Some critics of religion like to point out that religion is mostly focused on the afterlife rather than the concerns of this world. Some would say that Christians make lousy stewards because they don’t care enough for temporal matters. This is a criticism about too much airy fairy transcendence and not enough human, domestic practicality.
Mormonism is particularly secular in its immanent frame focus when compared to many other Christian sects. God has a body of flesh & bone, and becoming a God means an embodied (and one assumes immanent) Person. This focus on the immanent is one thing that sets us apart. Immanence is a secular approach, one that is assumed more and more as time goes by as simply the way the world works. We seek meaning and transcendence from within, not from without. In the words of E.M. Forster’s character Mr. Emerson (who personified the Romantic movement) in A Room with a View:
(pointing at his chest with his fork) “Here is where the birds sing! Here is where the sky is blue!”
We value human flourishing and individuality, not just an eternal reward that feels imaginary and too far removed from our daily experience to be believed. Even the Book of Mormon promotes a uniquely immanent doctrine of human flourishing:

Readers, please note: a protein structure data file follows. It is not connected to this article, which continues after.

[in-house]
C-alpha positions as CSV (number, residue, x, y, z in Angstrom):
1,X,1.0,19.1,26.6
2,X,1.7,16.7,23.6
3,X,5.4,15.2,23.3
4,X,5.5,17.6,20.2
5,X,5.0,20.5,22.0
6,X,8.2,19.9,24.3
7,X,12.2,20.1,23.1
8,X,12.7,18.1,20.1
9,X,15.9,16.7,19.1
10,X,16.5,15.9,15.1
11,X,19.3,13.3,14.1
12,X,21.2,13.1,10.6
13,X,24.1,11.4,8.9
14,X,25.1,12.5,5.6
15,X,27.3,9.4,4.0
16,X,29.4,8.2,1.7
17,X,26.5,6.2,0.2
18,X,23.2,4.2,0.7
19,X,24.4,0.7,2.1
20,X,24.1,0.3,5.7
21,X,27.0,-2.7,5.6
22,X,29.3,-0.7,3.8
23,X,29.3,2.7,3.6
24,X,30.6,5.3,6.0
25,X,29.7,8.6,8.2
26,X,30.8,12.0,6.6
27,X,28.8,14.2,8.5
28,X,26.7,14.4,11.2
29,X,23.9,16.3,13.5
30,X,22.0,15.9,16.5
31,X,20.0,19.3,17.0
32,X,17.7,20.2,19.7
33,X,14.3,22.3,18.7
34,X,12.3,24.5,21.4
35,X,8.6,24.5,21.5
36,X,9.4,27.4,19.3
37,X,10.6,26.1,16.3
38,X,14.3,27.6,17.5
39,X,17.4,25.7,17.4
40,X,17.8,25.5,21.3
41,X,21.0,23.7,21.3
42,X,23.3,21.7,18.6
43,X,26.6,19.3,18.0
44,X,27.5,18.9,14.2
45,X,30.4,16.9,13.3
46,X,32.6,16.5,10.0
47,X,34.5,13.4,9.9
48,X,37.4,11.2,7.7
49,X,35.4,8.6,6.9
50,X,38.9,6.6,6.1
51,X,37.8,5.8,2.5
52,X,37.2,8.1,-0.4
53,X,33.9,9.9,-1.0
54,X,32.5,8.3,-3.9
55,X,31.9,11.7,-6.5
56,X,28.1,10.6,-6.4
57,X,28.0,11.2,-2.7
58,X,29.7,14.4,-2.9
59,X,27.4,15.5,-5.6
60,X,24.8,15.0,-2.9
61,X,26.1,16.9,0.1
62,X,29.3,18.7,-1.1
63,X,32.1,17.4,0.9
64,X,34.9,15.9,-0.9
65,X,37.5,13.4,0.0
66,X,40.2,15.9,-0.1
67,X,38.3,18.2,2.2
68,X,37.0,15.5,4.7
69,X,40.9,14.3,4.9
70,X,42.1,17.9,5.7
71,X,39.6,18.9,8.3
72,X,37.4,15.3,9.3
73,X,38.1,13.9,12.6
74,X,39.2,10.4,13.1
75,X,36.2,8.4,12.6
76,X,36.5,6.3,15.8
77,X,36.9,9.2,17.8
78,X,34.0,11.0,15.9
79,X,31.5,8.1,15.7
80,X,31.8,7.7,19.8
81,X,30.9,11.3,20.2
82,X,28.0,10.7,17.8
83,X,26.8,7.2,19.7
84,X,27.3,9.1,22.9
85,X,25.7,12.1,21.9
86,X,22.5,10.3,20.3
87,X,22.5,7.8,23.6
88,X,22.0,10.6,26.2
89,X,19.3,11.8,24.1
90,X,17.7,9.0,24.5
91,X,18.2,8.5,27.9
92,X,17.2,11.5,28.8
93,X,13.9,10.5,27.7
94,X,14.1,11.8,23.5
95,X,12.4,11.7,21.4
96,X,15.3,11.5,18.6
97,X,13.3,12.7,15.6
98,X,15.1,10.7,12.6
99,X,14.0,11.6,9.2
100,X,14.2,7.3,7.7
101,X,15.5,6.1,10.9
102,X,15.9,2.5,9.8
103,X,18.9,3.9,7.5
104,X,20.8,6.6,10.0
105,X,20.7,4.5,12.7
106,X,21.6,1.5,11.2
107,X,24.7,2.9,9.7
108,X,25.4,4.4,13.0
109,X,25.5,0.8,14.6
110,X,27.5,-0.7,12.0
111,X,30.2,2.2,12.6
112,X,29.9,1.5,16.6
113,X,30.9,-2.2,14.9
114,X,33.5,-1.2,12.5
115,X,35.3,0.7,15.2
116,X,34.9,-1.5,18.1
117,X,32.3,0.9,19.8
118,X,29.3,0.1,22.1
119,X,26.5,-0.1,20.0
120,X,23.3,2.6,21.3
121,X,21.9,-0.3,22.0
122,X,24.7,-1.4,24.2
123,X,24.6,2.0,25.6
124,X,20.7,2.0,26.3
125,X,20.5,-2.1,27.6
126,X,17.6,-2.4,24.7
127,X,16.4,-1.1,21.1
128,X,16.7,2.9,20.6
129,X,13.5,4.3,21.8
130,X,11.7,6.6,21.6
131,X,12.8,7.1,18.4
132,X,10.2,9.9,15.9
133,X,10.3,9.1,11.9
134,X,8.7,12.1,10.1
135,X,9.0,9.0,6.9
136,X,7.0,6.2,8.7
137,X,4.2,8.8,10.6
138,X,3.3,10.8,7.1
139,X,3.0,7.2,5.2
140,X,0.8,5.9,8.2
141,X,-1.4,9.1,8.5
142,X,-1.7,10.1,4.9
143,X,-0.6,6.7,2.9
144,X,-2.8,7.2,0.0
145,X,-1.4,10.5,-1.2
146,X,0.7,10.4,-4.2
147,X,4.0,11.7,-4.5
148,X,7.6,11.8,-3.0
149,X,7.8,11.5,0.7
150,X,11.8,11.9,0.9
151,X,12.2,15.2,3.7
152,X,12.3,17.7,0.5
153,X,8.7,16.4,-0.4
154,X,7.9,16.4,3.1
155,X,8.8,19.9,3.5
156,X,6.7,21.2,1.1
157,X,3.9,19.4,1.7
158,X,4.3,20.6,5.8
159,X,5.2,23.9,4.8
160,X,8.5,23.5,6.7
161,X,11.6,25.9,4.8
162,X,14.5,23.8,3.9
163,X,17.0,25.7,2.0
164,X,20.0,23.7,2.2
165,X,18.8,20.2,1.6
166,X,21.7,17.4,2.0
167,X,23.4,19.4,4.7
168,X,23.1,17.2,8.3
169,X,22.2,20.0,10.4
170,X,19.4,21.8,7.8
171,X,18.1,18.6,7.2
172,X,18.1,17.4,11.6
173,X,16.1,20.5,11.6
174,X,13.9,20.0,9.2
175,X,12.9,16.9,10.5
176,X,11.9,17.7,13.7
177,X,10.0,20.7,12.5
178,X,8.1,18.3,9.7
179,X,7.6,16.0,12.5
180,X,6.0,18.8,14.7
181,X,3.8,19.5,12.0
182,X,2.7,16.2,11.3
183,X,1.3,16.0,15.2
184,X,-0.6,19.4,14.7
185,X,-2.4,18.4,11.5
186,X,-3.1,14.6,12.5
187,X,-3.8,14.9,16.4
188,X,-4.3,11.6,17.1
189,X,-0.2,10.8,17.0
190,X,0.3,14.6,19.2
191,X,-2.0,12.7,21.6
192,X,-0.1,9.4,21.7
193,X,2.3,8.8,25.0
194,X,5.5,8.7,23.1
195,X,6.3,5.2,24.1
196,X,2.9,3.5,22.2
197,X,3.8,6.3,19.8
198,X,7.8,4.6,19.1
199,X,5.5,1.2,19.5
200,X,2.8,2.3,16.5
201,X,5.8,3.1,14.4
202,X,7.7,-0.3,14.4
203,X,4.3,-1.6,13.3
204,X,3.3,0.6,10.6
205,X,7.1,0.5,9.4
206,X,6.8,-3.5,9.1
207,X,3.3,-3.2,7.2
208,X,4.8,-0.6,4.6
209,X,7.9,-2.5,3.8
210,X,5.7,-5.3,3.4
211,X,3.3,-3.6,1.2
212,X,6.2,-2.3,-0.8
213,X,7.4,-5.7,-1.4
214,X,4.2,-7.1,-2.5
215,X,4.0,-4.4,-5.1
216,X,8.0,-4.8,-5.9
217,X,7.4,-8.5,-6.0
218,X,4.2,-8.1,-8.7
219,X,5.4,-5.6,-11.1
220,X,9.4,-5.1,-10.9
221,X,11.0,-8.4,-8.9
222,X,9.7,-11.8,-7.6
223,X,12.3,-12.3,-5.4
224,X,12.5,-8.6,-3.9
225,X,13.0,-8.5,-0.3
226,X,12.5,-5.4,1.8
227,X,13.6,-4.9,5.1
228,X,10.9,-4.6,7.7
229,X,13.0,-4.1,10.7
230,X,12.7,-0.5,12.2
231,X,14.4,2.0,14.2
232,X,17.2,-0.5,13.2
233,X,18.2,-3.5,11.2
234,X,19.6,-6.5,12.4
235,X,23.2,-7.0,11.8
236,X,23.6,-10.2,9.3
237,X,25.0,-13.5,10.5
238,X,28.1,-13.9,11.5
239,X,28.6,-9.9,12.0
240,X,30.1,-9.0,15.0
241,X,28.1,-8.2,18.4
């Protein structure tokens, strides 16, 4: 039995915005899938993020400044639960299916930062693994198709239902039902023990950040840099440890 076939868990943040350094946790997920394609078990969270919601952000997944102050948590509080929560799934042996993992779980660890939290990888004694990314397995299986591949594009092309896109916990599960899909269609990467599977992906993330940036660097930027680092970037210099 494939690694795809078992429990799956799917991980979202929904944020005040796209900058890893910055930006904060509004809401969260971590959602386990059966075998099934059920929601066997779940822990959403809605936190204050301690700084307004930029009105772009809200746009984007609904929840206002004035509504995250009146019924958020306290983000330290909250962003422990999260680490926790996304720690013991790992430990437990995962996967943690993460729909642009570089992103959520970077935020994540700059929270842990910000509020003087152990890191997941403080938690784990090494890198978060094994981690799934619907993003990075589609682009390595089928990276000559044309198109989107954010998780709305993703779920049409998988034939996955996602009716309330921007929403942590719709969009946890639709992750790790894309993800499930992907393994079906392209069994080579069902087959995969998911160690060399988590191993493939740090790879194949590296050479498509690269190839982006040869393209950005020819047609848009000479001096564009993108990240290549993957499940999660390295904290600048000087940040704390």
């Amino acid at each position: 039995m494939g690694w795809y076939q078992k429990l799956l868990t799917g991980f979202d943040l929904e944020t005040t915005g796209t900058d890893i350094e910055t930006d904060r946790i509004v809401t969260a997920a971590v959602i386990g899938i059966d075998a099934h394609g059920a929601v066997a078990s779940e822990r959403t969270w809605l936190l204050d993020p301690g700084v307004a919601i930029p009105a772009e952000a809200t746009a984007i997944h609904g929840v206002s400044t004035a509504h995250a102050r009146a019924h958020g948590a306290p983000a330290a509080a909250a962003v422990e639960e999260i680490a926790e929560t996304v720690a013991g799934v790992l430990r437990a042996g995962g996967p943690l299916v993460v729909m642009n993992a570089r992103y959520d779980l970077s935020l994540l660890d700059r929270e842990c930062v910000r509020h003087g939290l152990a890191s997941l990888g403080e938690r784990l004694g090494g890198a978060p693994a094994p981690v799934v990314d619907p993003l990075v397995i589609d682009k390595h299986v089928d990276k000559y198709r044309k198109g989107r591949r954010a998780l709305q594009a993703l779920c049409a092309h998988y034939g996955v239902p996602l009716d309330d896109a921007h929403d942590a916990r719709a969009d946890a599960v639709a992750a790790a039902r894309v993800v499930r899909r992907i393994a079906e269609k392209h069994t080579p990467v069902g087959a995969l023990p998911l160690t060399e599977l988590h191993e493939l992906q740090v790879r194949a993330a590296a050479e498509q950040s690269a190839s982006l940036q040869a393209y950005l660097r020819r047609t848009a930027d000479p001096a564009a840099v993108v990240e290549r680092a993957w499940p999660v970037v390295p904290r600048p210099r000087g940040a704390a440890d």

Men are that they might have joy. 2 Ne 2:27
Elizabeth Drescher wrote about the shifting search for meaning in our secular age in her book Choosing Our Religion. She noted that many Millenials found spiritual meaning in simple activities like meals with friends or taking a yoga class. Finding moments for reflection or connection have become a spiritual touchstone for many. To them, these activities filled–at least partially–the longing for transcendence, the space religion once occupied. In a secular age, meaning comes from within, from our current lives. This is often called being spiritual but not religious.